Can you afford retirement? The age old question.

Saving and investing for retirement

There are several ways to save and invest for retirement, such as through cash savings, employer-based pensions and personal investment accounts i.e. a SIPP or ISA. It’s important to choose the right options for your situation and to start saving and investing as early as possible, as this can give your money more time to grow.

*Below we will layout 2 scenarios for what a personal pension could look like for a lower rate tax payer and a higher rate tax payer. Both scenarios are based on a single wage from the age of 18 to 68 with an assumed investment growth of 5% per annum. The annual income is worked out to an individual who requires income to the age of 100.

Lower rate tax payer:

With this scenario we have taken a salary of £25,000 per year with a monthly contribution of 4% which works out to £83.33 and will increase to £104.16 after tax relief.

This example is working on the assumption that two thirds of an individual’s salary prior to retirement is required in for retirement be financially sustainable. In practice the amount you will need in retirement will be vary and is specific to your circumstances.

The grey box compares the value of a pension pot investing 4% of your gross monthly income and the white box shows the value of a pension with an additional £100 per month contribution.

As you can see by only relying on a personal pension it could have drastic financial consequences and could mean that you only receive income of 17% of your salary at retirement. By upping your contributions by an additional £100 per month it increases the value of this pension pot by £100,000 and the potential income increases by 20%.

What about your state pension?

If you have been contributing to national insurance you will also be entitled to a state pension. Below is the same scenario as before but we have added on a full state pension entitlement.

From this we can see that in both instances you would be able to exceed the income of two thirds of your salary prior to retirement.

This is a good outcome….. right?

Yes, your retirement could be financially sustainable, however, relying on a full state pension to prop up your income means that you will need to continue to work until you reach state pension age. Not to mention having to work your entire life only to receive less of an income than when you worked. In other words, when working you had all the money but no time to spend it… Now you are retired you have all the time but no money to spend.

Higher rate tax payer:

With this scenario we have taken a salary of £60,000 per year with a monthly contribution of 4% which works out to £200 and will increase to £250 after basic rate tax relief. (An additional 20% will be able to get re-claimed via self assessment.)

The grey box shows the value of a pension pot by investing just 4% of your gross monthly income, whereas the white box shows the value of a pension with an additional £100 per month contribution.

As before, by just relying on a personal pension the income you could receive would be a fraction of what you earnt when employed.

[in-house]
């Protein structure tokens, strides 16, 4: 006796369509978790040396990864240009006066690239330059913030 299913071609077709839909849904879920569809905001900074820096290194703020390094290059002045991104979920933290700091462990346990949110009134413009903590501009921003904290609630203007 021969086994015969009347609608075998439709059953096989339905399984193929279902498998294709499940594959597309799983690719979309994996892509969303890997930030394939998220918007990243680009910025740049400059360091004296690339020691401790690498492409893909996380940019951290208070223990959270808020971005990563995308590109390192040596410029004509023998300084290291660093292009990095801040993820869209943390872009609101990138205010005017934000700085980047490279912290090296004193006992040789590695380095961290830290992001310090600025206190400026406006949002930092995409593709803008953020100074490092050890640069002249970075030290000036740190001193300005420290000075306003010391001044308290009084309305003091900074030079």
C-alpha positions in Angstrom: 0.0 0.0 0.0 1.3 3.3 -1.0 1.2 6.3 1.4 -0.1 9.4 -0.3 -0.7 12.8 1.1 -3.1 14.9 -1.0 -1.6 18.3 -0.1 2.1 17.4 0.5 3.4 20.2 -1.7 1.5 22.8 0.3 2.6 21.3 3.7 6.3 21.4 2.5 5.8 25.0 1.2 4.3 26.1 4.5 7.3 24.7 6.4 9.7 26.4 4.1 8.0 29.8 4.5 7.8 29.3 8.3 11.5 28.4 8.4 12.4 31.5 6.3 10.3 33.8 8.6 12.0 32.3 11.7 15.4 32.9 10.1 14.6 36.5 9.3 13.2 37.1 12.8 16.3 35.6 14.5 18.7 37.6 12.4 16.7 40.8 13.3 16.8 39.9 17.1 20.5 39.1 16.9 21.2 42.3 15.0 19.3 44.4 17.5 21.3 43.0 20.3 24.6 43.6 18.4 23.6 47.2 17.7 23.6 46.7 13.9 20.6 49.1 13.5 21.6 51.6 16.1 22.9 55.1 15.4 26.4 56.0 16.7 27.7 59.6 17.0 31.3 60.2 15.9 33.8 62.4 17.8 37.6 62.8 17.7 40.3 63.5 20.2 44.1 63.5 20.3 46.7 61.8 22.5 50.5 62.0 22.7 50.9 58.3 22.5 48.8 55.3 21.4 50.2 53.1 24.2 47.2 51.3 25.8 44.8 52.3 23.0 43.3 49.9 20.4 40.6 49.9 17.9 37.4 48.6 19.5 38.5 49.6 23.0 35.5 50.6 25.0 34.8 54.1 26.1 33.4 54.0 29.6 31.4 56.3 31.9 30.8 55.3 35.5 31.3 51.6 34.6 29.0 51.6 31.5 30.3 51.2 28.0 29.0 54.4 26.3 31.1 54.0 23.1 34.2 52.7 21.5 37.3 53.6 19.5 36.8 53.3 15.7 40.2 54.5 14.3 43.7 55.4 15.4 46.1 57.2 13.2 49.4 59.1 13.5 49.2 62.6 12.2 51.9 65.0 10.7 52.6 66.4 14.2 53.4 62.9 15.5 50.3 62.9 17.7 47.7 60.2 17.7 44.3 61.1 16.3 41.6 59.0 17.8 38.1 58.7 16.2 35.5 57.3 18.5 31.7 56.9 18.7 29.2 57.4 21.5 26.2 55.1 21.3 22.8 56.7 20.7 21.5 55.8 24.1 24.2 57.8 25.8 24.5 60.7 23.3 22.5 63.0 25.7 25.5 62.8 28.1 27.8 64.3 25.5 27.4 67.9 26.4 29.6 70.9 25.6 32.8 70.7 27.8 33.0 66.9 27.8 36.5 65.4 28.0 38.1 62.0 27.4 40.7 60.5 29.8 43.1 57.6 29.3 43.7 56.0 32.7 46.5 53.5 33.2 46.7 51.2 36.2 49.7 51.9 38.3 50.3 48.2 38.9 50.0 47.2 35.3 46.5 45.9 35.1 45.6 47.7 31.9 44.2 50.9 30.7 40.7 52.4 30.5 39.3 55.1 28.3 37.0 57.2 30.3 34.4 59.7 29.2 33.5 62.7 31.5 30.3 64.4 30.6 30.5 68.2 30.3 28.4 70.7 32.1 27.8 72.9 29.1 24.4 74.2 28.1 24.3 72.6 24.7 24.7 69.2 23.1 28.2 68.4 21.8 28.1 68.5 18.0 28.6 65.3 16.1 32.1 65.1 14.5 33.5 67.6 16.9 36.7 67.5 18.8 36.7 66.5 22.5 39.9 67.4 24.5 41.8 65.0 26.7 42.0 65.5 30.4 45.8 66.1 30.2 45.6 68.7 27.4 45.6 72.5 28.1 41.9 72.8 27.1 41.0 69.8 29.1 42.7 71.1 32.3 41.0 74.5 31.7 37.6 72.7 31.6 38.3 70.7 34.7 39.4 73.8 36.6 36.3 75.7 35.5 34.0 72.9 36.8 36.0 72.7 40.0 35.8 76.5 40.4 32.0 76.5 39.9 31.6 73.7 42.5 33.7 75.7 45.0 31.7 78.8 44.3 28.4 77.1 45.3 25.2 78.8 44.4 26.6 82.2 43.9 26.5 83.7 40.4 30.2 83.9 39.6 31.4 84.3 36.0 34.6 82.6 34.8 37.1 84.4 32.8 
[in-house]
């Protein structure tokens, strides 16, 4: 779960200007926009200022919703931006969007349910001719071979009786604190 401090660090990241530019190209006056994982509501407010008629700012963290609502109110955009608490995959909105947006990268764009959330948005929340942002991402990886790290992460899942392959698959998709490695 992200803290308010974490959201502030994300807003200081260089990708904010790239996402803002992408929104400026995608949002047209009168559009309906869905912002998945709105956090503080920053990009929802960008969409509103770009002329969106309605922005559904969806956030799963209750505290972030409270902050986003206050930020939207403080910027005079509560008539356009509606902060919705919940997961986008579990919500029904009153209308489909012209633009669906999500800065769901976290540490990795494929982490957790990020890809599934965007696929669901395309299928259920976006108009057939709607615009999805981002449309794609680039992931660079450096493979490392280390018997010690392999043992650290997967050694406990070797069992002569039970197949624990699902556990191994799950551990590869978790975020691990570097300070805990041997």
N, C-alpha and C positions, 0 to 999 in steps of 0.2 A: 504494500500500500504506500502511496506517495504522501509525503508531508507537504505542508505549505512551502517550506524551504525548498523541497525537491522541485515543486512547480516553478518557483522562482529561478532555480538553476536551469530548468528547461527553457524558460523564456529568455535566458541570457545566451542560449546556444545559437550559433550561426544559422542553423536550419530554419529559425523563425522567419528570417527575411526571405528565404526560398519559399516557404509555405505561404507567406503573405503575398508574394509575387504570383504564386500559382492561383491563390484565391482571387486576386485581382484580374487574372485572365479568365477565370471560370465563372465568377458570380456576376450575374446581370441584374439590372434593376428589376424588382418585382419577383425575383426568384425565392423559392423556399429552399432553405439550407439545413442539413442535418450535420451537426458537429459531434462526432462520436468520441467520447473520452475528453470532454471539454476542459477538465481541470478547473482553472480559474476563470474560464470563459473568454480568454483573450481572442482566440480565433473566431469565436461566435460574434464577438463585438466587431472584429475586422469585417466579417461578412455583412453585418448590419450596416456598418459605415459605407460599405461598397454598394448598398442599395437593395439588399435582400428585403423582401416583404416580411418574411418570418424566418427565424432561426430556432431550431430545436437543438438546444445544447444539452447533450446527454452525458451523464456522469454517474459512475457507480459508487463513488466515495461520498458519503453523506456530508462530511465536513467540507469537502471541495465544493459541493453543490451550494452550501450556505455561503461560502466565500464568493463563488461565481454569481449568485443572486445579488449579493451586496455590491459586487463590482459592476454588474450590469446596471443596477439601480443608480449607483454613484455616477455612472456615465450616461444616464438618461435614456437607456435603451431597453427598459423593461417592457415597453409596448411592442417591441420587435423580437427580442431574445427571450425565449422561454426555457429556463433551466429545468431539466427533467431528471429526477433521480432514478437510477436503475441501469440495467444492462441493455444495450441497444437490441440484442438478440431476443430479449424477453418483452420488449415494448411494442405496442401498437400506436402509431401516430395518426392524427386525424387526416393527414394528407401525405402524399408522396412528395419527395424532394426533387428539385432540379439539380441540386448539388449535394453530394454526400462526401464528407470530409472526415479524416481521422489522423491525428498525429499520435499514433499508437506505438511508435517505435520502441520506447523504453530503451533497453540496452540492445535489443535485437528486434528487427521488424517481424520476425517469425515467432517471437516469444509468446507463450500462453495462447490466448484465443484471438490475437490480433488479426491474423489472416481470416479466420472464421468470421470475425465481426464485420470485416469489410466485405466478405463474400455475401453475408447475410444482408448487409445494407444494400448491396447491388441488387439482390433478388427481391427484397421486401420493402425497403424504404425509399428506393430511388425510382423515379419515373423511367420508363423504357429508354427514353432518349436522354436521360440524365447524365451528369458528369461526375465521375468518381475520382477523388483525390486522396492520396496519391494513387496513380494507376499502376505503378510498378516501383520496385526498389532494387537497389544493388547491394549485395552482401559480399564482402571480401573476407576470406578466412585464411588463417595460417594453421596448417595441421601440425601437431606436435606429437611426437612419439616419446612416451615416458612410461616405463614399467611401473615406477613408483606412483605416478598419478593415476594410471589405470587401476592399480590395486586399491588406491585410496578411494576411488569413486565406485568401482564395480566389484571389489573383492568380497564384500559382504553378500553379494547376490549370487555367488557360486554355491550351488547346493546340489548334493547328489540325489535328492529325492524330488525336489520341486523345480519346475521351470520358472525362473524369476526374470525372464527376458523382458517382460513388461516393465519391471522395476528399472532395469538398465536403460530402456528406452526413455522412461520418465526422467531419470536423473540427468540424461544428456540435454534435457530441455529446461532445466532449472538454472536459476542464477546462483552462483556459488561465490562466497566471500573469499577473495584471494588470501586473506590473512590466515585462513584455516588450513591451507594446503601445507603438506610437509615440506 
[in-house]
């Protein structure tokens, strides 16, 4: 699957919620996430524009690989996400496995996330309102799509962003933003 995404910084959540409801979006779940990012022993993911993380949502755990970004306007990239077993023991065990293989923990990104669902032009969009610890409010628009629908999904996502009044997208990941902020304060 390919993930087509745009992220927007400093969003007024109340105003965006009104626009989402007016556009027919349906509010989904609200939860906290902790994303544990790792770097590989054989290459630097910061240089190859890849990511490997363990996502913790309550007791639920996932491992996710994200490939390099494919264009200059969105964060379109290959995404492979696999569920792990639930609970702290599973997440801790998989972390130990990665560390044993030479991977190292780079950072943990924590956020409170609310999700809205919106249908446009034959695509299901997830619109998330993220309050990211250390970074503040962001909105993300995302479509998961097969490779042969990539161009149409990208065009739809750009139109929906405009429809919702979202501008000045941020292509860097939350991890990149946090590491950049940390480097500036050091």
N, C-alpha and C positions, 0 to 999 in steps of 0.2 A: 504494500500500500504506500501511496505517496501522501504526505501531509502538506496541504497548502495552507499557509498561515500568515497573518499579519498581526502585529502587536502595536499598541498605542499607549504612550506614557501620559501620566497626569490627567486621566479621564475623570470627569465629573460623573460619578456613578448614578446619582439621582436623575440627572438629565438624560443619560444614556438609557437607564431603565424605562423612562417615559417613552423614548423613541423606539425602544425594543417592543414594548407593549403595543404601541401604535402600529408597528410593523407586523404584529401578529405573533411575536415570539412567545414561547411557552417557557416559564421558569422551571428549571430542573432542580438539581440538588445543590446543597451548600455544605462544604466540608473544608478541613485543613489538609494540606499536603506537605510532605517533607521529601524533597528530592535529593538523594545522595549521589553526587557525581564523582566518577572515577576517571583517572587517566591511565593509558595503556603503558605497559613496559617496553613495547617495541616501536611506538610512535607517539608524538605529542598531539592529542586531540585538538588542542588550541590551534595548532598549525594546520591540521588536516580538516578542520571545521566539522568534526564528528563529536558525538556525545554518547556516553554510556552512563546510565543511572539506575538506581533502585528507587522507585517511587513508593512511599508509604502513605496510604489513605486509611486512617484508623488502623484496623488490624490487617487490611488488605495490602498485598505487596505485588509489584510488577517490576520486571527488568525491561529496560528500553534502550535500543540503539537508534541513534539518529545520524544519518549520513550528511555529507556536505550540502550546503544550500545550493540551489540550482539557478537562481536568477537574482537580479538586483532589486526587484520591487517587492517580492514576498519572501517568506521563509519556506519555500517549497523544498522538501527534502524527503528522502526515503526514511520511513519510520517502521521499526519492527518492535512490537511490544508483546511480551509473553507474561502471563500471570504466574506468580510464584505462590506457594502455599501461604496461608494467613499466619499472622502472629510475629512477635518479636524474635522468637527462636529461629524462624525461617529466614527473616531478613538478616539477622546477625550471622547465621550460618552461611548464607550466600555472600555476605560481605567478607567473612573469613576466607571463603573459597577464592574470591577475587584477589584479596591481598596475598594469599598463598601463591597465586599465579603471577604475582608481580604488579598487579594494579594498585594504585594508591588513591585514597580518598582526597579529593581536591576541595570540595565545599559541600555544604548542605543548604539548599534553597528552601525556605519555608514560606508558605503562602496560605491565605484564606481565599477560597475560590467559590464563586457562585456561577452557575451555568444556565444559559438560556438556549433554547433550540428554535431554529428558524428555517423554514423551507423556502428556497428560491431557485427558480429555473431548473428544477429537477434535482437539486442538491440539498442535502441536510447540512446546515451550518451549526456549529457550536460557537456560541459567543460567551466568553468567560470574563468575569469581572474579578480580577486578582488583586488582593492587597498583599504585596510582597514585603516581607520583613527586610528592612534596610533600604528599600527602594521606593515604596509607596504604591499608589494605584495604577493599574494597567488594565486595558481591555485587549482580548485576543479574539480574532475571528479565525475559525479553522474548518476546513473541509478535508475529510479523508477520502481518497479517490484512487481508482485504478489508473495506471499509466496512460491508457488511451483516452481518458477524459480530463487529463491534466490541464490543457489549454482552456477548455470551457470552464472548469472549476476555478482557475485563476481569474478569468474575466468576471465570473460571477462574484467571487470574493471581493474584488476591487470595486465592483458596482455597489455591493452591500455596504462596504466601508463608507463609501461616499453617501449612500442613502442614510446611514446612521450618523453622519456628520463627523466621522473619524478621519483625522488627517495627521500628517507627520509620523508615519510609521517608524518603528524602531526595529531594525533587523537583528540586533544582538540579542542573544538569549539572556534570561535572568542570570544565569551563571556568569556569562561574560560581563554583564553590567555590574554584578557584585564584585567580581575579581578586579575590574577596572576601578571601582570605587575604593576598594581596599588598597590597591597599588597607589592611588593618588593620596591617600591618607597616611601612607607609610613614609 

The downside for those that are higher rate tax payers is that even when you add the state pension, your income after retirement could be impacted significantly as shown below.

As a higher rate tax payer it is vital that you prep for retirement as your standard of living could be dramatically reduced by poor planning.

Is it all just doom and gloom?

All the figures above are referring to a personal pension. To be able to contribute to a personal pension you would need a salary which you can only obtain through employment. Being employed has its perks such as a workplace pension which would run side by side with your personal pension and your state pension.

With that being said, it is possible that you would be able to rely on your workplace pension being topped up with your state pension for an income and the figures above could act as a big spending pot to enable the retirement of your dreams.

When should I start saving?

The simple answer is it is never too late to start saving money, however, in order to receive the maximum benefit from your savings it is always advisable to start saving as early as possible.

When saving and investing for retirement, it’s also important to consider factors such as your age, income, and risk tolerance. As we are independent financial advisers we can provide personalized advice and guidance to help you make the most of your retirement saving and personalise it for you and your families own requirements. Click here to get your free consultation.

Overall, saving and investing for retirement is a crucial part of financial planning, and can help you achieve financial freedom and independence in your golden years.

*Please note investing in the stock market involves an element of risk of loss and is not suitable for every investor. The valuation of investments may fluctuate, and, as a result, clients may lose more than their original investment. All values stated above are estimates and not guaranteed, this information has been gathered from Hargreaves Lansdown pension calculator.

**Please be advised this does not constitute advice and is for information purposes only.

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